Preserving culture through documentation


With an aim to localise information sources into a coherent global resource, the annual conference of the CIDOC also known as International Committee for Documentation of the International Council of Museums (ICOM) began in the city on Monday.

It is for the first time that the conference is being held in the Indian Subcontinent and the topic of the meet is “Documenting Diversity – Collections, Catalogues and Context”.

The conference has attracted 230 Participants from 42 countries across the globe including Central and Eastern Europe, Latin America, Africa, Middle East and Asia. The conference was inaugurated by N.K. Sinha, Secretary, Ministry of Culture, Government of India who said that India with its multitude of languages, ethnic groups, traditions, long history, varied geography and ecosystems, is undoubtedly one of the most richly diverse countries in the world.

He stressed on the need for documentation as the main tool through which the cultural heritage can be preserved and accessed by public. The CIDOC conference will focus on the problems that India’s Museums and cultural heritage institutions face with documenting this diversity: the collecting practices, cataloguing methods, and contextual information that are required to deal with such varied collections, and the growing need for museums to work closely with archives, libraries and other cultural heritage institutions to achieve common goals.

The conference, being hosted by the National Museum Institute, hopes to enable and encourage dialogue about information management between professionals working in different roles in museums and act as a forum where participants can exchange practical experiences, share problems, search for solutions and find new inspiration.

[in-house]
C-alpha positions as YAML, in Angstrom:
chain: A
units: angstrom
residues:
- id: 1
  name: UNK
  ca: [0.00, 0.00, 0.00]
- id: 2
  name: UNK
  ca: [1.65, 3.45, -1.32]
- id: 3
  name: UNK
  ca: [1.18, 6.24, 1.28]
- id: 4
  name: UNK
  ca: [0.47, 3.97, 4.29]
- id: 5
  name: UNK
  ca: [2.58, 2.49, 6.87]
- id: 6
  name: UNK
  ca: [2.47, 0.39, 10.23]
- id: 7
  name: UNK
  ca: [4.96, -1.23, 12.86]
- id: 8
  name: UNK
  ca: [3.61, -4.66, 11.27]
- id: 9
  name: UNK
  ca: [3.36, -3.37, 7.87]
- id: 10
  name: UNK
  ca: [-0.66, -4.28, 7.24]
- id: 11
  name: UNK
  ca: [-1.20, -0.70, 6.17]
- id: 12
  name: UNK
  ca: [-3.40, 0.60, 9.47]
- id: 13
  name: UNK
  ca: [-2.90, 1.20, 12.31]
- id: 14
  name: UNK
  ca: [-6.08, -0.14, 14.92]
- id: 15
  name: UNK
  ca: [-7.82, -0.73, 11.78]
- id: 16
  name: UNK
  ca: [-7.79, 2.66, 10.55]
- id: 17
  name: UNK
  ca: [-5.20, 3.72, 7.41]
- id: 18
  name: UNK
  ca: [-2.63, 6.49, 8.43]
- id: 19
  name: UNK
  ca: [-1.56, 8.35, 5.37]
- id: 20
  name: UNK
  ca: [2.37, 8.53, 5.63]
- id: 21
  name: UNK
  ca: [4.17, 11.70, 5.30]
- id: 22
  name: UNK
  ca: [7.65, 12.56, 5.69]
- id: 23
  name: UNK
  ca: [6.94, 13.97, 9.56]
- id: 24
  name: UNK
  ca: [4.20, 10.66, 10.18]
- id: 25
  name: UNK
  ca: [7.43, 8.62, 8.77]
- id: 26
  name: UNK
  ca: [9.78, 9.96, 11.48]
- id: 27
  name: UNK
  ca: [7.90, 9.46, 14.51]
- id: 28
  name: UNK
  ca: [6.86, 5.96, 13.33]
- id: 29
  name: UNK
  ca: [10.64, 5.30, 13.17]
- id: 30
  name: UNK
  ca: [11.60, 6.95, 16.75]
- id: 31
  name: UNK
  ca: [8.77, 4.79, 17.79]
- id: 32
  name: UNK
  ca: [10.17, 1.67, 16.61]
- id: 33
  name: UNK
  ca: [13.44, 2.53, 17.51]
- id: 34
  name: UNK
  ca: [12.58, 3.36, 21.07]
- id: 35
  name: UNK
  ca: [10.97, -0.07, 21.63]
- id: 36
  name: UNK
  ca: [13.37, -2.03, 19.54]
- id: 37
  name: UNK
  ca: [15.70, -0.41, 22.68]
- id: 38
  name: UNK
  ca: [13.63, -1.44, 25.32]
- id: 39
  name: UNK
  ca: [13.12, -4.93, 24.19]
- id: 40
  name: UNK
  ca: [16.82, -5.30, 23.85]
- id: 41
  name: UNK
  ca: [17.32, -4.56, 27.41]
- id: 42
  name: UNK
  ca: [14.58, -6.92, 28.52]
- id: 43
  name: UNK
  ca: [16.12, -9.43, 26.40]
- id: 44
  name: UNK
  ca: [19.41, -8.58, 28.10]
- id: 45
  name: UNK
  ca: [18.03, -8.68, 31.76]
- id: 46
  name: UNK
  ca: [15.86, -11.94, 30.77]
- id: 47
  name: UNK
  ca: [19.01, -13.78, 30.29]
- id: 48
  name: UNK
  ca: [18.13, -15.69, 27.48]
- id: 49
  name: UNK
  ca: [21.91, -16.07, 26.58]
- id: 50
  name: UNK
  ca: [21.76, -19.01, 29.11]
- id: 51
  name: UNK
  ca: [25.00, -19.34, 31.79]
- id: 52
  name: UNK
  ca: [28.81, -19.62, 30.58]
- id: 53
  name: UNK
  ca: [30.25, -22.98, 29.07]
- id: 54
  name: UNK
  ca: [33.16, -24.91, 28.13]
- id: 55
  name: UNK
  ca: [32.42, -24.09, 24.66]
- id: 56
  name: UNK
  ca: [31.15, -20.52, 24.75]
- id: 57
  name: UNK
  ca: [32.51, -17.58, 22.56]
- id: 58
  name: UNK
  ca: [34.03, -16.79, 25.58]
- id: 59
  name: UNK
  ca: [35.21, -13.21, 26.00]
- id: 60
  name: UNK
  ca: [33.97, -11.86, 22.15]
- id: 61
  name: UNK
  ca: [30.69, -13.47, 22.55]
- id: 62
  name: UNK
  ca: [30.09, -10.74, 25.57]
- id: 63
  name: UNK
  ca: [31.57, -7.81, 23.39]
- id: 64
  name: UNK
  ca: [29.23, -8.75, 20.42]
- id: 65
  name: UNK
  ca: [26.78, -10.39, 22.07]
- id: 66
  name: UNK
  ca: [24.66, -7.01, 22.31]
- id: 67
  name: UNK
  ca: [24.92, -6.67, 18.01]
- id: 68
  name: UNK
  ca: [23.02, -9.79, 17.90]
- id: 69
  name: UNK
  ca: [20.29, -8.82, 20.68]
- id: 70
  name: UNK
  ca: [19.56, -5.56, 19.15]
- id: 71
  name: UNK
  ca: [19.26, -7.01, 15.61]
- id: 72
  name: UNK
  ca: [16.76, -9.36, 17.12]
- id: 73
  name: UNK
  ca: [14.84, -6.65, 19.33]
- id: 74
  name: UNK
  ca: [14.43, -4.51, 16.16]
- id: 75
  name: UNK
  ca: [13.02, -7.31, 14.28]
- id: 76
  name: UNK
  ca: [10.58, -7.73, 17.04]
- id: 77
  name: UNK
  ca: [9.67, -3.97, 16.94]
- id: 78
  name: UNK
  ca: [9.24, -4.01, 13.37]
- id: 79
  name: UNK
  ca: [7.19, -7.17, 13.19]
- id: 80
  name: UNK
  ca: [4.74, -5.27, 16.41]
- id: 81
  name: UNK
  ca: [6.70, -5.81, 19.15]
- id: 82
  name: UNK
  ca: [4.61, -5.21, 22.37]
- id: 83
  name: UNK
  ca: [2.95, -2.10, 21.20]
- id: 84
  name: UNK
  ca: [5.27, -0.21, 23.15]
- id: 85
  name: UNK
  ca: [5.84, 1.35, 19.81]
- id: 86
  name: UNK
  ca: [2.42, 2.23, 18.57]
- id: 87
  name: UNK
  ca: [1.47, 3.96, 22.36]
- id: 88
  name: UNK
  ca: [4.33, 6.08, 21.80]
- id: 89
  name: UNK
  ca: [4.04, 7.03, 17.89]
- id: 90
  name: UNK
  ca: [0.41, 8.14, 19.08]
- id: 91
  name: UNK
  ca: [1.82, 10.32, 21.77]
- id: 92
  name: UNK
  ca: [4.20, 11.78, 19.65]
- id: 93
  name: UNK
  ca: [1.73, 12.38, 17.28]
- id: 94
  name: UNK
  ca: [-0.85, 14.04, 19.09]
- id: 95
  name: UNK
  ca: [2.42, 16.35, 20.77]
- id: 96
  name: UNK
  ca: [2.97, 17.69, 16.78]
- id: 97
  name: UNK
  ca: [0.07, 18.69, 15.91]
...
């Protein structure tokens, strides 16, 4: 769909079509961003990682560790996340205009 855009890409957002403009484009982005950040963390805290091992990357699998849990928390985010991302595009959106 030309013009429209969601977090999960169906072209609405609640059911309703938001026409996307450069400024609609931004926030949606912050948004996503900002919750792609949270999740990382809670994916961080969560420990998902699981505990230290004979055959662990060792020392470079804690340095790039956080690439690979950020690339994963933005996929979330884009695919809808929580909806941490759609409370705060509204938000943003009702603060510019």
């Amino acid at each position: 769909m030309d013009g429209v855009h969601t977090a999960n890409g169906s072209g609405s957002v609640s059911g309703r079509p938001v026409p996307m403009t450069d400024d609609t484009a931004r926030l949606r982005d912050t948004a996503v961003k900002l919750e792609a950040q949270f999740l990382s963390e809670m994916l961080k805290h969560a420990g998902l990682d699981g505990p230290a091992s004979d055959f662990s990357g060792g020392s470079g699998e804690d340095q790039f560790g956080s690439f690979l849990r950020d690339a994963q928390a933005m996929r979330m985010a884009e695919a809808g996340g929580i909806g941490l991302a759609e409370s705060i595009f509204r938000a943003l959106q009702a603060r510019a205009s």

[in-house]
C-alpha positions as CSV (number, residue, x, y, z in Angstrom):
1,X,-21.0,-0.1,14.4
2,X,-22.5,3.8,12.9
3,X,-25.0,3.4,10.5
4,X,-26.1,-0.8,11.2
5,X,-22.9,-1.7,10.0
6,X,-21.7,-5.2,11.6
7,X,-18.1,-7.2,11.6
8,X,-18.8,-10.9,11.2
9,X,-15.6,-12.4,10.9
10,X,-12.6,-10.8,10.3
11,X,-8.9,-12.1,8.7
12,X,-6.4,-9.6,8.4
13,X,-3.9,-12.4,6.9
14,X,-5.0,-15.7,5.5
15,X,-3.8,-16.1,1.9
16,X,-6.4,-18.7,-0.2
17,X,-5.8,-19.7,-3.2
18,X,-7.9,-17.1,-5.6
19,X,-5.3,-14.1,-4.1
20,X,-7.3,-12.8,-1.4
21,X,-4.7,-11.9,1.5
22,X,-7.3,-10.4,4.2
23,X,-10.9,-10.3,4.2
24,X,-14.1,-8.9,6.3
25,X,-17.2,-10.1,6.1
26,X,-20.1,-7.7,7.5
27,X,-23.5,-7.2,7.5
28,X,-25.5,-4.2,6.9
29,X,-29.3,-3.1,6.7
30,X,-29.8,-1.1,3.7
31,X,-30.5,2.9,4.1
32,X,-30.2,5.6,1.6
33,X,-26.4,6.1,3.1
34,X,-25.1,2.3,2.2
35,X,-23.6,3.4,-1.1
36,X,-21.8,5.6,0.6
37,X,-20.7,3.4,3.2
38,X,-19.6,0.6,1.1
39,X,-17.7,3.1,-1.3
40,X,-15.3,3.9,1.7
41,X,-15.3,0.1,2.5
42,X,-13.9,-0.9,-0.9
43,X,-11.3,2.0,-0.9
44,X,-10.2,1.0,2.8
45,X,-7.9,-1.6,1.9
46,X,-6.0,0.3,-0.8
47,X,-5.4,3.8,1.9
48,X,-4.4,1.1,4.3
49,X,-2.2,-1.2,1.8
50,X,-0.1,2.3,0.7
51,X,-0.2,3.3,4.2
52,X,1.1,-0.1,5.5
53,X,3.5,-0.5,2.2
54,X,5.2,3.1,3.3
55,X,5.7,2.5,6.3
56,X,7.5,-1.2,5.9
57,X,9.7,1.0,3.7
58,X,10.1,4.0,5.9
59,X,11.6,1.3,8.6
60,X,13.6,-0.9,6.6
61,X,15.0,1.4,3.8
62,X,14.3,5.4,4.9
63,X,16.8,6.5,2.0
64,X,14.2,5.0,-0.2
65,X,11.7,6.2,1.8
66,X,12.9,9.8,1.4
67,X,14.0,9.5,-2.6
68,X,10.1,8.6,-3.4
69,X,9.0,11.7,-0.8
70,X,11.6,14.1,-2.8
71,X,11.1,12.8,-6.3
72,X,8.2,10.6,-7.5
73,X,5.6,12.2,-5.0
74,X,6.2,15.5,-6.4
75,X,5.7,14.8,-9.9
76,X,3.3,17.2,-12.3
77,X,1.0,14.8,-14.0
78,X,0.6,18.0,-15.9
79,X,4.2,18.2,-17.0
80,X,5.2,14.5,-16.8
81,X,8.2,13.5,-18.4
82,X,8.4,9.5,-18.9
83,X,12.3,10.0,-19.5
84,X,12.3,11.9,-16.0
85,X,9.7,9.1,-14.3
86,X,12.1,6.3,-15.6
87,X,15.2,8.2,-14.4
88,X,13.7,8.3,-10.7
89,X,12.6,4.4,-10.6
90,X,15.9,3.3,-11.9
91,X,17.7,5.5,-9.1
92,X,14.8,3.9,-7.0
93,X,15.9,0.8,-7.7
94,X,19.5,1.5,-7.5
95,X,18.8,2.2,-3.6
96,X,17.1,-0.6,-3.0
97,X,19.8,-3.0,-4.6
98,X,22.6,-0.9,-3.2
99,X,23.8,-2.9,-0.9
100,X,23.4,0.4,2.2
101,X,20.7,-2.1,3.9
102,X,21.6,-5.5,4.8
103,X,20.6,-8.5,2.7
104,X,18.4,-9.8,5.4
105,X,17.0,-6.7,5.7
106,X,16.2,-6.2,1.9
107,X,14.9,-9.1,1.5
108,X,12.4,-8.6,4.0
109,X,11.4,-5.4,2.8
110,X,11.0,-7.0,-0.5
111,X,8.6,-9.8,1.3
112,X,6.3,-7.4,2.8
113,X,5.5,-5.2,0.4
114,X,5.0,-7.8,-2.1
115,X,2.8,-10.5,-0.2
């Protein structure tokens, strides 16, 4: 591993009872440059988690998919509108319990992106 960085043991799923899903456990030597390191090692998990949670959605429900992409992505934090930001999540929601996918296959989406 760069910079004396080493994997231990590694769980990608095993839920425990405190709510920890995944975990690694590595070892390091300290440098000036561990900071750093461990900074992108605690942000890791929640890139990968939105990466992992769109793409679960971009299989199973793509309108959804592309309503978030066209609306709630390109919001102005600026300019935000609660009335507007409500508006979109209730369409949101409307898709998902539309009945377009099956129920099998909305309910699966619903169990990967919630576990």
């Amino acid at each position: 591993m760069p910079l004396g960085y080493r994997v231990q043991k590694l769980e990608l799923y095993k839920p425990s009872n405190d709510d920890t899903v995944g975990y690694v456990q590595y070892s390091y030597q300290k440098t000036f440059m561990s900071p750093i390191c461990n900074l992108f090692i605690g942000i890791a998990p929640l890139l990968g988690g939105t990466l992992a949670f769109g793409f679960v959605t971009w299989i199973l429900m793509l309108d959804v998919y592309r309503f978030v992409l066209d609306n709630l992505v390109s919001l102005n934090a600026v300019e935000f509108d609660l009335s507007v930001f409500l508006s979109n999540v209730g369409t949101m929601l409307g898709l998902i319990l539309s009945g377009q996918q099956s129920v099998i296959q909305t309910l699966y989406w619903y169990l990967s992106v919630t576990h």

Nicholas Crofts, Chairman, CIDOC, said he hoped the conference would foster a real sense of international community, bringing documentation professionals together from across the world so that everybody could benefit from sharing.

Sanjiv Mittal, vice-chancellor, National Museum Institute, said that at a time when technology is constantly pushing boundaries in the field of archives, he was sure that the conference would be a landmark in setting India’s role in archiving and stocktaking.

Over the next five days, there will be multiple discussion sessions, panels and workshop at the National Museum Institute.

A conference focuses on the problems that India’s museums and cultural heritage institutions face in terms of documenting diversity

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Printable version | Jan 20, 2020 11:30:04 AM |

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